This is sometimes cast as a religious decision: you have your authorities and I have mine. However it is more like the idealised notion of an economic market in which there are butchers, bakers and candlestick makers, and each sticks to their own task and makes their products available for sale. We have to trust each specialist that they will make a good product, since we cannot make all the things we need ourselves. Likewise, specialists in science produce what we expect will be good science. Sometimes it isn’t, either because of fraud or because there is a broad problem with the techniques used. As an example, the very nature of statistics in science is presently the subject of much criticism, especially in the biomedical sciences (Cumming, Fidler et al. 2007). But there is still nothing that we can replace the specialists’ work with that is any better.

The notion of magisteria gets murkier when we move outside science. It is obvious that a theologian of some sophistication and note is a better source of religious ideas than a tent preacher, if by that we think there is some specialty they better express. However, the notion that the theologian has his domain and it does not intersect with the domain of the scientific community is at best wishful thinking and question begging, and at worst ignorant and contrary to the historical record. Many of the key issues in science (how did this get here? What is its importance?) are also key issues in theological debate, and it is inevitable that in these cases when both sides offer solutions, they will come into conflict.

Another issue is when the scientists make claims that the philosophers and theologians properly consider to be their domain. For example, Victor Stenger, a physicist, has published a number of books in which he claims that the “God hypothesis” has failed and science has shown this (2007; 2009; 2009). However, he does this by evaluating the “God Hypothesis” as a scientific hypothesis. That this is question begging is obvious, although it is true that a number of theological writers do treat religion as a kind of scientific hypothesis. Another example is Sam Harris’ Moral Landscape, in which he makes the case that morality is just human flourishing, a view that goes back to Aristotle, and that science can determine what that means. Philosophers rightly object that showing that something contributes to human flourishing is quite distinct from establishing that it is good or moral. As a final example, consider the physicist Lawrence Krauss (2012), who argues against philosophy being necessary on the grounds that science tells us how something comes from nothing (where “nothing” means quantum fields, which is not nothing to a philosopher). Similarly Hawking and Mlodinow (2010) claim that philosophy is dead because science has answered all the philosophical questions. Philosophers consider this arrogance borne of ignorance of their field. Theologians often make the same point about scientists who criticise theology. We will return to this later.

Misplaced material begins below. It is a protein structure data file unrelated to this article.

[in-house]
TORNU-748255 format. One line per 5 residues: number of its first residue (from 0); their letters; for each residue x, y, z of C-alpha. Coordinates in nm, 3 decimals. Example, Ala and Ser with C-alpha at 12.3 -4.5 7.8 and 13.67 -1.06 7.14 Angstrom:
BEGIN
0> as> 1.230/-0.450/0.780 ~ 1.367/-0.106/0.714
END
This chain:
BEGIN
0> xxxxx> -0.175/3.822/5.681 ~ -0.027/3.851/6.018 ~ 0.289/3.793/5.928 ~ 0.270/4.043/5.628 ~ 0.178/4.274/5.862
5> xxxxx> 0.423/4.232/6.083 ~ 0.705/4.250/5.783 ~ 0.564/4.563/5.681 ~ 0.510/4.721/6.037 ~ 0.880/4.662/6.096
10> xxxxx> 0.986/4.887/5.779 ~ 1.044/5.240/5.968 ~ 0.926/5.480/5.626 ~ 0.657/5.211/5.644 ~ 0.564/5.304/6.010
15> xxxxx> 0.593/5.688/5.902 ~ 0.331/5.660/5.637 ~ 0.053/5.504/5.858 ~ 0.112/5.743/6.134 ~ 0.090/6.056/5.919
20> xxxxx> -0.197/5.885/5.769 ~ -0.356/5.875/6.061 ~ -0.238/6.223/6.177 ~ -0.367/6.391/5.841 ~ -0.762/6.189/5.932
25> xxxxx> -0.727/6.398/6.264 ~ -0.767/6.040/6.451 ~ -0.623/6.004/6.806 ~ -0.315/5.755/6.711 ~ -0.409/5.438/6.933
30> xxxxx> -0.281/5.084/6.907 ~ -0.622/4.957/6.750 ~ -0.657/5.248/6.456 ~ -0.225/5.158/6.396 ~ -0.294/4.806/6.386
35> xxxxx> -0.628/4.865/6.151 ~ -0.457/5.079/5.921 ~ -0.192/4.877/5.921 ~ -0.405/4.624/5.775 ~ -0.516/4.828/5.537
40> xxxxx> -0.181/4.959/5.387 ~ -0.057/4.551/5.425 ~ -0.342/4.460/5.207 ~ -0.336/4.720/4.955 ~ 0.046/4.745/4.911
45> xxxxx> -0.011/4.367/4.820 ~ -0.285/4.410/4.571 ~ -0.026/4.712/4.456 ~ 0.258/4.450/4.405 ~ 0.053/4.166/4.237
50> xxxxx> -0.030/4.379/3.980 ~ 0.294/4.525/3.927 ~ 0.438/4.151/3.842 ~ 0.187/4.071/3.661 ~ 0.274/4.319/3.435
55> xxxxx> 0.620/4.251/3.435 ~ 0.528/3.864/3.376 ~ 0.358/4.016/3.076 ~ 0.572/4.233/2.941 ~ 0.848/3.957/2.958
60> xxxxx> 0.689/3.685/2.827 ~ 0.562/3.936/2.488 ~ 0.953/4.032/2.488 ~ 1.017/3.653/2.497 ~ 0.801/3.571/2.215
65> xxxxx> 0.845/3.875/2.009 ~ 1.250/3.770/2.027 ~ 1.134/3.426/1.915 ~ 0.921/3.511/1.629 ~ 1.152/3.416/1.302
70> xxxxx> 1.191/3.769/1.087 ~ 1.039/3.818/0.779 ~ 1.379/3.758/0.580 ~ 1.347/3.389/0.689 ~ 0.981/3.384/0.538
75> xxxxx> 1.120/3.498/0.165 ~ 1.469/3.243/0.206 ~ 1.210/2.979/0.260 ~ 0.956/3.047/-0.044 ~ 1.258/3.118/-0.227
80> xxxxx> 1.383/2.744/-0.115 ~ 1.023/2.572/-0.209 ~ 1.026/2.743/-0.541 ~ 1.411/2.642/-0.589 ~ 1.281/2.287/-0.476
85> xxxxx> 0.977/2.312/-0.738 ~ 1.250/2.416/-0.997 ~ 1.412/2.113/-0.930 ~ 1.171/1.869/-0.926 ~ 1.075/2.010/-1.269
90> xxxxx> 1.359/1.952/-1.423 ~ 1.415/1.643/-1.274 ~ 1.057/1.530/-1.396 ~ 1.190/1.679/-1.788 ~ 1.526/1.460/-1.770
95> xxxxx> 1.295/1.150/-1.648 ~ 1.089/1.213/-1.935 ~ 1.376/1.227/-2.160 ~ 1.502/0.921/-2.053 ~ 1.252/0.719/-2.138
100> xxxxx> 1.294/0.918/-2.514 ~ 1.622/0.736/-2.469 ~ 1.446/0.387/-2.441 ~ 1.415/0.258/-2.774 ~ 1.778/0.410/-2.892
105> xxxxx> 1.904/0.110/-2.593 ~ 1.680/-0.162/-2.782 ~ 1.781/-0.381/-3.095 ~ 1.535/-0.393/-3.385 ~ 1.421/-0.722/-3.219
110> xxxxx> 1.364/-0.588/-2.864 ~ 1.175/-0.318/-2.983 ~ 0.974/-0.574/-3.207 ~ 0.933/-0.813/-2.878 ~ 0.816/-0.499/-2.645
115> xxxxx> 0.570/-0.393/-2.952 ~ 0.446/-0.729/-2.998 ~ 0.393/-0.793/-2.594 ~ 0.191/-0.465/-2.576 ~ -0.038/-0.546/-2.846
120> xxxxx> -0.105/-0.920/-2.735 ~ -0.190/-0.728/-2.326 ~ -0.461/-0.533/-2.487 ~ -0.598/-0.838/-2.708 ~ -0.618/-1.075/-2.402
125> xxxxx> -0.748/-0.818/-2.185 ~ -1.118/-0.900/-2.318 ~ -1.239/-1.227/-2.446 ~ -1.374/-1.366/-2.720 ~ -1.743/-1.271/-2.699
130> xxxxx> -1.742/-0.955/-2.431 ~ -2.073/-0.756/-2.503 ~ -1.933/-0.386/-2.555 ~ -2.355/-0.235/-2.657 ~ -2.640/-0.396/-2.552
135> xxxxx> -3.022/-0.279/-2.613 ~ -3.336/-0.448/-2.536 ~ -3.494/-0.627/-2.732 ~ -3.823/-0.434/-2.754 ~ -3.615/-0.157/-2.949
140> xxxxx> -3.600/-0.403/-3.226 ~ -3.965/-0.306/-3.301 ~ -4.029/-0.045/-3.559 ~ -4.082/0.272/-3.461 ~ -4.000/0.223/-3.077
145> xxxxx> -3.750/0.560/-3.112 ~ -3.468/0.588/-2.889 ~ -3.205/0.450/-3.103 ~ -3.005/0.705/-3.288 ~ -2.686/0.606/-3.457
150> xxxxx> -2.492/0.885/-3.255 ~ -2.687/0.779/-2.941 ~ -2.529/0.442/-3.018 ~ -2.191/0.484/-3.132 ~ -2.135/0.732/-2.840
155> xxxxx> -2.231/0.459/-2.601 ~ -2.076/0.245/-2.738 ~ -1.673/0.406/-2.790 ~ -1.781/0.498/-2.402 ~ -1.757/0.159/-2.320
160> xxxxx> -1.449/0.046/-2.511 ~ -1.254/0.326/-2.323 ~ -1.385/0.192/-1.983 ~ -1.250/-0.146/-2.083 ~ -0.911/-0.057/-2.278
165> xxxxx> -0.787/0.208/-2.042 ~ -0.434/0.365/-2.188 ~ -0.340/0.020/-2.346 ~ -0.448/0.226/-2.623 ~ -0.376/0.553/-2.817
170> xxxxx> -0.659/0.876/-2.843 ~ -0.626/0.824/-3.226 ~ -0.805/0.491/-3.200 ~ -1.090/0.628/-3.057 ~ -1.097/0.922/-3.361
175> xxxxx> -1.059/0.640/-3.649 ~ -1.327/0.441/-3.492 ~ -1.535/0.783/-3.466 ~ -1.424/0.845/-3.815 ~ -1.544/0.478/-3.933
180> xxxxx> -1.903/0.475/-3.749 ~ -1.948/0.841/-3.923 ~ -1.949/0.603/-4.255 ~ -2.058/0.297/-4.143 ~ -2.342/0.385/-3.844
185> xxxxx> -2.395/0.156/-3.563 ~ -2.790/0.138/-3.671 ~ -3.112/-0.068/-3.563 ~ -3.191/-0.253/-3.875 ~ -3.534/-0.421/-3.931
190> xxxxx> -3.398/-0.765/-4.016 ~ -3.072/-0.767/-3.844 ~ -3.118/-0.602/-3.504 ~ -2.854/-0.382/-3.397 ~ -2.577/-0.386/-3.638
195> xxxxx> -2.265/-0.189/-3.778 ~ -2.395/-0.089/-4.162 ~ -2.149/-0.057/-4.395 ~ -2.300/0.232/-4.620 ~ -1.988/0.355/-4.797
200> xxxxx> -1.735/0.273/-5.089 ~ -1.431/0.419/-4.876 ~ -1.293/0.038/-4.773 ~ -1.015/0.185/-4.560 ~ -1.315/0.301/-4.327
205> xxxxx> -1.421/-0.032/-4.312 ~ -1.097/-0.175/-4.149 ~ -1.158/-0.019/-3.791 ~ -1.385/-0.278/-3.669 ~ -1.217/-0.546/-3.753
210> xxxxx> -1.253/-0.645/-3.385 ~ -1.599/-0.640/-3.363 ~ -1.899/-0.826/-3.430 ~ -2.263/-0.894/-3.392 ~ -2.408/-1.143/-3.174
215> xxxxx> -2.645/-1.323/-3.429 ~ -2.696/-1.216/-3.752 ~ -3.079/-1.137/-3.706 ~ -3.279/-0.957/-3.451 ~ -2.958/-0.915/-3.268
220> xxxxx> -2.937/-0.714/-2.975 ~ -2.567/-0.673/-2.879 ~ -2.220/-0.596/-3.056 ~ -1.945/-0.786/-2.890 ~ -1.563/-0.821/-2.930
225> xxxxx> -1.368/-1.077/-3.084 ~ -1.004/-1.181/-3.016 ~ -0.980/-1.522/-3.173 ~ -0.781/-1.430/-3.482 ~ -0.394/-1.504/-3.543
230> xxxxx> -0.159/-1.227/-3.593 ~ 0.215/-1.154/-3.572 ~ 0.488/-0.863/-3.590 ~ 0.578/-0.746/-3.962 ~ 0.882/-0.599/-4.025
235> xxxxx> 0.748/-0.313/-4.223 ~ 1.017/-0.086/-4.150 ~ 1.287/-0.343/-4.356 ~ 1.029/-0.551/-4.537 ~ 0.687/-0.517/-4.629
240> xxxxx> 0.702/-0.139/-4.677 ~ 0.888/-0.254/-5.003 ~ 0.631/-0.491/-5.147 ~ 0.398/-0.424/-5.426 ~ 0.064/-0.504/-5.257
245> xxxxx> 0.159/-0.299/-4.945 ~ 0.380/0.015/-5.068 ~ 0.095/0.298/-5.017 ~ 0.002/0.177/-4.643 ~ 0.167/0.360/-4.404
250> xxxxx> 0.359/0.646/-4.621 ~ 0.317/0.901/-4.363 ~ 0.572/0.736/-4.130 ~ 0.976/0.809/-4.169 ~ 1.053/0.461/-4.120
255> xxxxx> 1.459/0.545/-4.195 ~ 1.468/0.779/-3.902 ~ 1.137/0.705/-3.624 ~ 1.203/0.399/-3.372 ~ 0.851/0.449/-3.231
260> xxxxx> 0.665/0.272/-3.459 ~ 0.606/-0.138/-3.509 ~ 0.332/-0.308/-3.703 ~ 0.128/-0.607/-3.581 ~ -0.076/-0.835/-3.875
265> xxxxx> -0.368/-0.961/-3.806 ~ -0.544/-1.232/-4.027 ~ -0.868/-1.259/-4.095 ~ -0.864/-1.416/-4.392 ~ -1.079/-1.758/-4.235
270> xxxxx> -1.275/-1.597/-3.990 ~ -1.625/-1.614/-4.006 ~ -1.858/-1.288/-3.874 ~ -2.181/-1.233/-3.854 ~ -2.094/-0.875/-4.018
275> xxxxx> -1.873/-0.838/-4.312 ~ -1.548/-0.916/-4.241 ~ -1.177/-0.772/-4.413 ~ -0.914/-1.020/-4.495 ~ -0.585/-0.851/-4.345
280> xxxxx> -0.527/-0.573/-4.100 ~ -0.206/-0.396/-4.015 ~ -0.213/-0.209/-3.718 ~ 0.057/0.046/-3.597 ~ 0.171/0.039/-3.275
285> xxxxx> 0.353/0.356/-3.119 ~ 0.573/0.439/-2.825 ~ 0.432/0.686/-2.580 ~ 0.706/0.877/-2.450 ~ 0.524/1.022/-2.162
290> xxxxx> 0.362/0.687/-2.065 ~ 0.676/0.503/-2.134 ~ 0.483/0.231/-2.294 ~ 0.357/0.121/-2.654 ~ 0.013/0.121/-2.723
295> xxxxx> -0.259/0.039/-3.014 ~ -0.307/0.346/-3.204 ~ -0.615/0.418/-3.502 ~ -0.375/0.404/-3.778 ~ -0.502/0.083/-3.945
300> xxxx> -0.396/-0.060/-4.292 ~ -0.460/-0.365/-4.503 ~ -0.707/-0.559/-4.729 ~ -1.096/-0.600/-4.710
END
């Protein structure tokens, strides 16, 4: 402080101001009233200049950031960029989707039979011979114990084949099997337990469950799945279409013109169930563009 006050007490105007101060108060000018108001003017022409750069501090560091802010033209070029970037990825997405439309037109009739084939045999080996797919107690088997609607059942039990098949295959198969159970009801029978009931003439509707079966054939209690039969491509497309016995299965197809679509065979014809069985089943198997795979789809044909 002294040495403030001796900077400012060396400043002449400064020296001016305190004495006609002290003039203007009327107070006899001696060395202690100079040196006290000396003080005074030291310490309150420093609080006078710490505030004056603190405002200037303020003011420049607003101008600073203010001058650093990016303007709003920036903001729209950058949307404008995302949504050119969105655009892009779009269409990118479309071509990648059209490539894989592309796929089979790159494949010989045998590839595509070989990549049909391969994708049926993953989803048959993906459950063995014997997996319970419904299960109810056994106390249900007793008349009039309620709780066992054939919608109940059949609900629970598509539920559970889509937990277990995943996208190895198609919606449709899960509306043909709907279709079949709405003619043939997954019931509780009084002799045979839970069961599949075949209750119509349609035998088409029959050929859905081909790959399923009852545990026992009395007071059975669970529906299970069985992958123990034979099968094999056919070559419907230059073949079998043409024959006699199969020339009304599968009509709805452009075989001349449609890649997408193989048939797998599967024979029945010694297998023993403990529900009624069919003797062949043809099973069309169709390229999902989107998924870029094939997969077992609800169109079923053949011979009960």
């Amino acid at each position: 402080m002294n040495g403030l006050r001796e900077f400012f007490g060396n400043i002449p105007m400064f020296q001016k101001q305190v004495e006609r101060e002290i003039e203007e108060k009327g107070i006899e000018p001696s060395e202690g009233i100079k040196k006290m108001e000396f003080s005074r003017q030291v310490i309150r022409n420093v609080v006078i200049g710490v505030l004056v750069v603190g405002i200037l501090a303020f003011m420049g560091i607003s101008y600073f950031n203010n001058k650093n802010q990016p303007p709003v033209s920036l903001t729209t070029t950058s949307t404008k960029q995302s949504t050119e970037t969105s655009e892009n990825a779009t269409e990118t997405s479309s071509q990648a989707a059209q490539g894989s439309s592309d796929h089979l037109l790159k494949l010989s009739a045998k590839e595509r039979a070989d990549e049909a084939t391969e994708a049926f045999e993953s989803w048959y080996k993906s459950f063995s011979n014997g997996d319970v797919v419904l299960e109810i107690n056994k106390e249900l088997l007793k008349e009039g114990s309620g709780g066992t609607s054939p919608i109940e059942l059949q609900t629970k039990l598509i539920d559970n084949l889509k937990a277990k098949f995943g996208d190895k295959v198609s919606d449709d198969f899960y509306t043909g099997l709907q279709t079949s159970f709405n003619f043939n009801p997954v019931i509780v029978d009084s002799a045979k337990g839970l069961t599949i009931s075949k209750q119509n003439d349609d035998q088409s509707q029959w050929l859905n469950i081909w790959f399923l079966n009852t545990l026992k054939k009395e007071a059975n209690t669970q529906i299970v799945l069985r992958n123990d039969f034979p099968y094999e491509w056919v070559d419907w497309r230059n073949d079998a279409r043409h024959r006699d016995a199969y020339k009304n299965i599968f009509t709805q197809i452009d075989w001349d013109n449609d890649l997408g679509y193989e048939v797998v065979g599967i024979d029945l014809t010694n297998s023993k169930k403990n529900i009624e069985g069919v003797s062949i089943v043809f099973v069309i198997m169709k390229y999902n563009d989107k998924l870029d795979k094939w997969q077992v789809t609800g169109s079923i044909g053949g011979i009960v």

Trimming science

One oft-made claim is that accommodationism requires trimming science to fit religion, not the other way around. And if you read some of the popular books on how science confirms this or that religion (often eastern style religion) that is a fair claim to make. Ranging from “physics confirms Buddhism” to “science is fine except for evolution”, religious thinkers (rarely scientists themselves) have argued that religious belief sets a limit on science and what it may assert. This is not so much an accommodationist thesis as it is religious exceptionalism. If that is how religious believers have to go in order to deal with science, that’s their business, but it has no weight whatsoever to those who are not within the theological tradition and community concerned. It is, in other words, special pleading.

The problem with this was pithily dealt with in another context (morality) by Bishop Joseph Butler (Butler 1749 Sermon VII):

Things and actions are what they are, and consequences of them will be what they will be: why then should we desire to be deceived?

If Christians or any other believer must deny what things are in order to believe, then they have a real problem, and one we do not need to attend to unless we are also of the same mind. Few if any accommodationists in the present debate would allow religion the right to deny facts or our best theories in order to include religious believers among the pro-science group, for in doing so, this deprecates the very idea of science. And to that we now turn.

What is “science”?

As much as religion is a confusing and heterogeneous category, so too is science. It has numerous meanings and supposed shared properties and methods. Much of the accommodationism debate relies upon these ambiguities and different interpretations.

Often one will read, in a textbook or popular treatment, that science has a “method”, usually capitalised to show its importance: The Scientific Method. However, when you start to look at the flowcharts, decision diagrams, and other such representations, it becomes very clear that there is no single pathway to doing science accepted by everyone who calls themselves “scientific”. This is a widely discussed topic in the philosophy of science.